The Twilight Chorus That Can Be Heard 18,000 Feet Under The Sea

Off Japan’s Minamitorishima Island around twilight, after the sun has dipped below the horizon, the sounds of many animals join together in a choir. They cannot be heard on land, for the participants in this choir are fish. They do not sing with vocal cords—they do not have any—but rather by contracting their gas-filled swim bladders to buzz like a kazoo or by rubbing their fins or teeth to chirp like a cricket. The overlapping calls of all these grunts, buzzes, burbles, and squawks coalesce into a chorus that peals across the vast ocean in distances that would disappear sunbeams.

“Light doesn’t travel well in sea water, and so it is pitch dark at great depths,” Christine Erbe, the director of the Centre for Marine Science and Technology at Curtin University in Perth, wrote in an email. “But sound travels extremely well.”

The carols of the fish chorus travel too, not just across the waves but beneath them. They form part of the ocean’s soundscape, which comprises all the noises made by animals, natural forces like wind and earthquakes, and man-made technology. Different ocean ecosystems have different soundscapes, and Tzu-Hao Lin, a researcher who self-describes as an “ocean listener” at Academia Sinica in Taiwan, has devoted himself to studying the particular acoustic atmospheres of the deep sea. He has recorded soundscapes from hydrothermal vents, the twilight zone, and abyssal plains more than 18,000 feet deep in waters by the remote island of Minamitorishima. In these exceptionally deep waters, Lin thought he’d detected a chorus of fish singing soon after sunset and quieting at midnight. But the recording was so brief, representing less than a day in the deep, that it might have been a blip, a passing school of chatty fish.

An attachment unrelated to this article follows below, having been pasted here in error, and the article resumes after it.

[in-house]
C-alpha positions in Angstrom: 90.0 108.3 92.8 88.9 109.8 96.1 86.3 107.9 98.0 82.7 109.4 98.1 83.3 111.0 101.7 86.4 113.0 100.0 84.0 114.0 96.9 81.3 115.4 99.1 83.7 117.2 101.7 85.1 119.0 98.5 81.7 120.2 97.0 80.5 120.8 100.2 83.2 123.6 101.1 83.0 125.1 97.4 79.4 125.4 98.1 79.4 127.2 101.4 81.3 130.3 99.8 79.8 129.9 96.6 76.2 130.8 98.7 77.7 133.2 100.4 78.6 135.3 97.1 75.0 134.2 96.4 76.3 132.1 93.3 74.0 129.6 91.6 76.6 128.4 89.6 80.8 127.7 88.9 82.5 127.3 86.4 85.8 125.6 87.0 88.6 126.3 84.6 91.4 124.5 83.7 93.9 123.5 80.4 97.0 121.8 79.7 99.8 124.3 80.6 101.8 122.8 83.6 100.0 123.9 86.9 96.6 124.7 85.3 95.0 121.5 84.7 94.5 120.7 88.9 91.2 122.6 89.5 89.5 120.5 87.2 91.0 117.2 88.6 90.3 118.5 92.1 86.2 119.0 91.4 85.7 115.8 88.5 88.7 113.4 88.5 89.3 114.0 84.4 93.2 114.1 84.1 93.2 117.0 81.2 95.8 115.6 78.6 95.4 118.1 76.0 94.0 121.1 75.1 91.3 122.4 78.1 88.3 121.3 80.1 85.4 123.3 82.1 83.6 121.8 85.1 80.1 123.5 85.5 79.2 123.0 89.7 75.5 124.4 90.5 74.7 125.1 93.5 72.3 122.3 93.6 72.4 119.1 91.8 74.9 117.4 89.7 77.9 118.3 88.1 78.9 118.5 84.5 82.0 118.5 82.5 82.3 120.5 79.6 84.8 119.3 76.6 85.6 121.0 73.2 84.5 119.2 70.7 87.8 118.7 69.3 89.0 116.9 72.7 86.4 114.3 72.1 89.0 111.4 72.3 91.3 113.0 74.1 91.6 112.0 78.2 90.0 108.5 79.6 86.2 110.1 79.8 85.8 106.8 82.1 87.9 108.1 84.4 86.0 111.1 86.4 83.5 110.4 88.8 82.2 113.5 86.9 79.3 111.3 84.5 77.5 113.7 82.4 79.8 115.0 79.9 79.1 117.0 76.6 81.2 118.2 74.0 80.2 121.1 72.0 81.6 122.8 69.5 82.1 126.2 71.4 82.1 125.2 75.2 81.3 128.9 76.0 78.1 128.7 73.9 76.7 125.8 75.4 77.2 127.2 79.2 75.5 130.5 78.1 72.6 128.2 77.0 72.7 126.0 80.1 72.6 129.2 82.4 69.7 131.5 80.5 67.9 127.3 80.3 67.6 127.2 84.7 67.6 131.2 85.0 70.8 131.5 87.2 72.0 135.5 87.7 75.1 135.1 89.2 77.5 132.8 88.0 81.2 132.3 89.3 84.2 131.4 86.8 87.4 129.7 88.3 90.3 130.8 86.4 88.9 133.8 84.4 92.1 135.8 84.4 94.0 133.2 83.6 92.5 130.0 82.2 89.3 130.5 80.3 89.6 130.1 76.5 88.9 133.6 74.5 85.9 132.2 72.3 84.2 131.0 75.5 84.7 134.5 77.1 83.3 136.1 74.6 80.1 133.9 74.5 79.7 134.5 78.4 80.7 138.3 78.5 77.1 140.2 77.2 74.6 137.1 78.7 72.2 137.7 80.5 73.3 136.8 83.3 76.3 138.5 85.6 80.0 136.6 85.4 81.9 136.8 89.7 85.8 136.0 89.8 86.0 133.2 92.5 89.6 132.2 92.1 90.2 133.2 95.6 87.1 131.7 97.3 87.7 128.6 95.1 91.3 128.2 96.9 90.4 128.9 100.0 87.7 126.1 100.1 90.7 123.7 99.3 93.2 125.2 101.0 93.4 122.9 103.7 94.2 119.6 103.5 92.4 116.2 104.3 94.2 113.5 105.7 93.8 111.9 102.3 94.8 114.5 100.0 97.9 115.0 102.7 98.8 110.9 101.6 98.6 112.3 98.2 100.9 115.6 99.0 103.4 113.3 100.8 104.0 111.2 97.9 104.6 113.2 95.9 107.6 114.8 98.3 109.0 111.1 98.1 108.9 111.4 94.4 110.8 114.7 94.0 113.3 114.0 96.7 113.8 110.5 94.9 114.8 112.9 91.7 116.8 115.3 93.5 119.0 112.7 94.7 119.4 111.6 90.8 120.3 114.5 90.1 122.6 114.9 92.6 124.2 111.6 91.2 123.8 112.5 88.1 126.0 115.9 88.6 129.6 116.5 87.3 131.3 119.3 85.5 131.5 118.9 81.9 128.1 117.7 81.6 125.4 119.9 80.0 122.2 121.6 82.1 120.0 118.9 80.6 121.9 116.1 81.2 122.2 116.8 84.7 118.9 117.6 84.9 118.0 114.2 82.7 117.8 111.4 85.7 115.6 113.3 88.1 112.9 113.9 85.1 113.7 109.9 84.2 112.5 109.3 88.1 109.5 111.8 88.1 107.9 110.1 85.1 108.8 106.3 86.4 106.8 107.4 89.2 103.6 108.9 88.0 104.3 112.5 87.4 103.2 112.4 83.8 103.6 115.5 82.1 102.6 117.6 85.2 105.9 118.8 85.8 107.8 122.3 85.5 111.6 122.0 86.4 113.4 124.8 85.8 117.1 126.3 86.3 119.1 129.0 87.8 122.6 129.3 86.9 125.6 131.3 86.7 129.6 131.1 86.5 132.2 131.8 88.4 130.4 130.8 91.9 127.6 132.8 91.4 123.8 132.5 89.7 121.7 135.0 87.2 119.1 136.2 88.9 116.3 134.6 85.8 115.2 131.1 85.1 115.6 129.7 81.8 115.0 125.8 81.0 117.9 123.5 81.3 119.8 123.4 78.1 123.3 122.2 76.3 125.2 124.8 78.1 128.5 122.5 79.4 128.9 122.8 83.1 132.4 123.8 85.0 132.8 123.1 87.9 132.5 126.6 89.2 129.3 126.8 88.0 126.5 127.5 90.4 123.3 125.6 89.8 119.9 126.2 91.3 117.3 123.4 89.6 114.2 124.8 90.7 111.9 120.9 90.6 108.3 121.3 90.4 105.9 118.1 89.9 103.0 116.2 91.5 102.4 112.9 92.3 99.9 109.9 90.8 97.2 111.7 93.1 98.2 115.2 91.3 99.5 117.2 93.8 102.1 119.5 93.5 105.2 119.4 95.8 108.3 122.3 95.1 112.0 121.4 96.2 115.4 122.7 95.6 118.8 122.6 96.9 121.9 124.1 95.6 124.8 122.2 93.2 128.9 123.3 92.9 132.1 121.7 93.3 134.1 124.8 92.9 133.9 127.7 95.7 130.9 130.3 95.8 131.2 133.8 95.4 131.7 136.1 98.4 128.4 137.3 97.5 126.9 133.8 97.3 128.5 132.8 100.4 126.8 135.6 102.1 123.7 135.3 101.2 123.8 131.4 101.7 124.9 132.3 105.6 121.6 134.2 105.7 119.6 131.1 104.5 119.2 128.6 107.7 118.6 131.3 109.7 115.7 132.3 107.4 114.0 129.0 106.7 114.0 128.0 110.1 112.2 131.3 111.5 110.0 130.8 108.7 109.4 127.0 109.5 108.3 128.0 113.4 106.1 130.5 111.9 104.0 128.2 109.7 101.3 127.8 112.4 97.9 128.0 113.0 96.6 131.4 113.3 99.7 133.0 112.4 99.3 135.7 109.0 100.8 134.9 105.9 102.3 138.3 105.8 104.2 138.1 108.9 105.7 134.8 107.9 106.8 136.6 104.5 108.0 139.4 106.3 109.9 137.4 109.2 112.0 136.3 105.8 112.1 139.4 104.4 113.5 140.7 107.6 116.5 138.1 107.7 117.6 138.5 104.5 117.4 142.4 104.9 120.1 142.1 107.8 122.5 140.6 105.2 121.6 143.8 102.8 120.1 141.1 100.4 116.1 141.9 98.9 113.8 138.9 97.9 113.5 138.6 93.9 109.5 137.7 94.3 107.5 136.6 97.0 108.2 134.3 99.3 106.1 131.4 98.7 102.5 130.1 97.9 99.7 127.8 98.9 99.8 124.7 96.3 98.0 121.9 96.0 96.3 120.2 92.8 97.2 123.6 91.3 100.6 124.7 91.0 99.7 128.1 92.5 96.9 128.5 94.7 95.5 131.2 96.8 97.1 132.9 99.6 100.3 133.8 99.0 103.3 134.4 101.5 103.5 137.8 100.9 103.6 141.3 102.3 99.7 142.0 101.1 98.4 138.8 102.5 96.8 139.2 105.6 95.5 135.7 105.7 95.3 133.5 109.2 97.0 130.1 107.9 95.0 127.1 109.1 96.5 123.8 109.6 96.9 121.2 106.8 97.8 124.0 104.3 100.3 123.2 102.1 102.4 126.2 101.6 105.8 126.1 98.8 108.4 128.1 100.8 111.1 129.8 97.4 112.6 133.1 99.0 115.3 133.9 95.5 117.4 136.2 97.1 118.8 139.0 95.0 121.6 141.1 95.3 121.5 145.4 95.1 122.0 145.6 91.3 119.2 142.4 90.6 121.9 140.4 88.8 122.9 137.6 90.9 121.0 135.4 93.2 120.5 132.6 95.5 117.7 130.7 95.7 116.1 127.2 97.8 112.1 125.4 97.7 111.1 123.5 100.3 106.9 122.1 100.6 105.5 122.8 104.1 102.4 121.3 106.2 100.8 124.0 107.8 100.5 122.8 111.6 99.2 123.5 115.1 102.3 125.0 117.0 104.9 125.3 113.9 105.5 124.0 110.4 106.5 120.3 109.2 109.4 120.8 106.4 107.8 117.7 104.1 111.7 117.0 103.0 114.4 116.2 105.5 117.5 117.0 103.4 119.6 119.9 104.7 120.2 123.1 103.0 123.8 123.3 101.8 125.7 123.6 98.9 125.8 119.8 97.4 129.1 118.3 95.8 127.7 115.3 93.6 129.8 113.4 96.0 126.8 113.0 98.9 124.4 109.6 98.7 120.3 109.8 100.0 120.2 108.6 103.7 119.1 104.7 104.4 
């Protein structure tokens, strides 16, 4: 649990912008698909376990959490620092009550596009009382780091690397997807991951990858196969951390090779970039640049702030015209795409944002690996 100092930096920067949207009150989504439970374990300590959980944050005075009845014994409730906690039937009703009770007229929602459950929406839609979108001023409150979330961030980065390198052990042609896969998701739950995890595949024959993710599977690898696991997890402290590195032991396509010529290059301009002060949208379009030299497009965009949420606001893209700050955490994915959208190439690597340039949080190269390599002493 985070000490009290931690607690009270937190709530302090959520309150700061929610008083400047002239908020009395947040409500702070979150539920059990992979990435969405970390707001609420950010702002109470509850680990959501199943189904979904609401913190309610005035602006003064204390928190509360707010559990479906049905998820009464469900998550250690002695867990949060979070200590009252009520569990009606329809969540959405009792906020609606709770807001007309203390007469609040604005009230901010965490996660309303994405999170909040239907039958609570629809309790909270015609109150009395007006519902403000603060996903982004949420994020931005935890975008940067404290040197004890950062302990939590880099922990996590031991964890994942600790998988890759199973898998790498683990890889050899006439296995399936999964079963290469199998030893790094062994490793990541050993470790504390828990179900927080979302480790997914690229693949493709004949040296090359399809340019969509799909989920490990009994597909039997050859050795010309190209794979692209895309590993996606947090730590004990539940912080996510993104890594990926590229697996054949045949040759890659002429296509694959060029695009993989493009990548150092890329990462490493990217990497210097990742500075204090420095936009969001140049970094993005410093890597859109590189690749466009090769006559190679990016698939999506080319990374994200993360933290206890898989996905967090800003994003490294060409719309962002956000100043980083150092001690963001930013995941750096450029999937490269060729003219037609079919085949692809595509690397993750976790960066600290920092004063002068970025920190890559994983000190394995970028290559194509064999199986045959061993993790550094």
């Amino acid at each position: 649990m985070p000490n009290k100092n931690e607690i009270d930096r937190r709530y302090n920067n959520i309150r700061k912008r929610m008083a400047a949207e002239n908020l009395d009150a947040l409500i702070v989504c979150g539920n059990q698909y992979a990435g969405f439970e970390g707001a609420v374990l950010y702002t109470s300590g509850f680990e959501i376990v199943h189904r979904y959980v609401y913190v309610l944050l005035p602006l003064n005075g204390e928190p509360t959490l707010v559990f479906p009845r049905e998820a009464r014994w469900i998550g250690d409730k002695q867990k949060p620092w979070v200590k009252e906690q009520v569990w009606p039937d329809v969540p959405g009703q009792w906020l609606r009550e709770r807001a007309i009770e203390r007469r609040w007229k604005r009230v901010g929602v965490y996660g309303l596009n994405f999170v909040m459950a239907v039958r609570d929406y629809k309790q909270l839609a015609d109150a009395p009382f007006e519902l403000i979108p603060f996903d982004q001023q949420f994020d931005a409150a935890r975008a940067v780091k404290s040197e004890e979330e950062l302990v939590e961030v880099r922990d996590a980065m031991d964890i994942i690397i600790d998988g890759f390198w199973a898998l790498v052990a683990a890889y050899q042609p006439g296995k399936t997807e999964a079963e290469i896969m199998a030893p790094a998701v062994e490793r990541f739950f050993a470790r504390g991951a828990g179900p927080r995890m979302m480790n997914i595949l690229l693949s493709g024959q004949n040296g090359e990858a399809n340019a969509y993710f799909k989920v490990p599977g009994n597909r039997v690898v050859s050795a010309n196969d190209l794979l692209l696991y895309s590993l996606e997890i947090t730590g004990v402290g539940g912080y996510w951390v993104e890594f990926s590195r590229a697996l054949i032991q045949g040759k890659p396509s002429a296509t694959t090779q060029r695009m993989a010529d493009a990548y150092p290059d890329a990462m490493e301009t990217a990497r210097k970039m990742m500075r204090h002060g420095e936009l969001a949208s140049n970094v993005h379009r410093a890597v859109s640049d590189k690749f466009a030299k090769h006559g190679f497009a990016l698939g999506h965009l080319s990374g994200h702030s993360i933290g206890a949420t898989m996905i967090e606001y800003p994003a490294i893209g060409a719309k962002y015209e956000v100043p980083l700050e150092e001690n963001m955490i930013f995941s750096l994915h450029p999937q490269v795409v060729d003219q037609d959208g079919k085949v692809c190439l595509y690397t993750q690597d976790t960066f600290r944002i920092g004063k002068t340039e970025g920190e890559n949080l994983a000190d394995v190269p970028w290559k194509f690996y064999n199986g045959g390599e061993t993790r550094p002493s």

“It’s in the deep sea, you know, so we actually don’t have many scientific questions in the beginning,” Lin said. “We just want to explore what we will be able to discover.”

Lin came up with a plan to record the sounds of a deep-sea abyss for an entire year. In March of 2020, Shinsuke Kawagucci, a researcher at the Japan Agency for Marine-Earth Science and Technology, dropped an underwater recording device called a hydrophone off the side of a ship south of Minamitorishima, which is off-limits to civilians and isolated from shipping traffic. The hydrophone sank until it settled on the seafloor, 18,000 feet below. It sat there for a year, in an area too deep and remote to be photographed, recording for two minutes every four hours. When the researchers retrieved the device the following April—remotely triggering it to unlatch its anchor and ascend more than three miles to the surface—they recovered a year-long record of the soundscape of the abyss, which Lin and Kawagucci published in the journal Limnology and Oceanography last fall.

a hydrophone is deployed off the side of a ship into the deep sea
Dropping the hydrophone off the ship. | Shinsuke Kawagucci (JAMSTEC)

Back in the lab, Lin pored over the 4,260 minutes of recordings. Oceanic soundscapes often don’t sound like much to the human ear. “It’s just like the white noise emitted from some kind of broken TV,” Lin said. A better way to understand these sounds is, paradoxically enough, to see them. Lin ran a computer program that spawns spectrograms that visualize the audio data, revealing the changes in frequency and intensity over time (here is a good example of a soundscape and its associated spectrogram).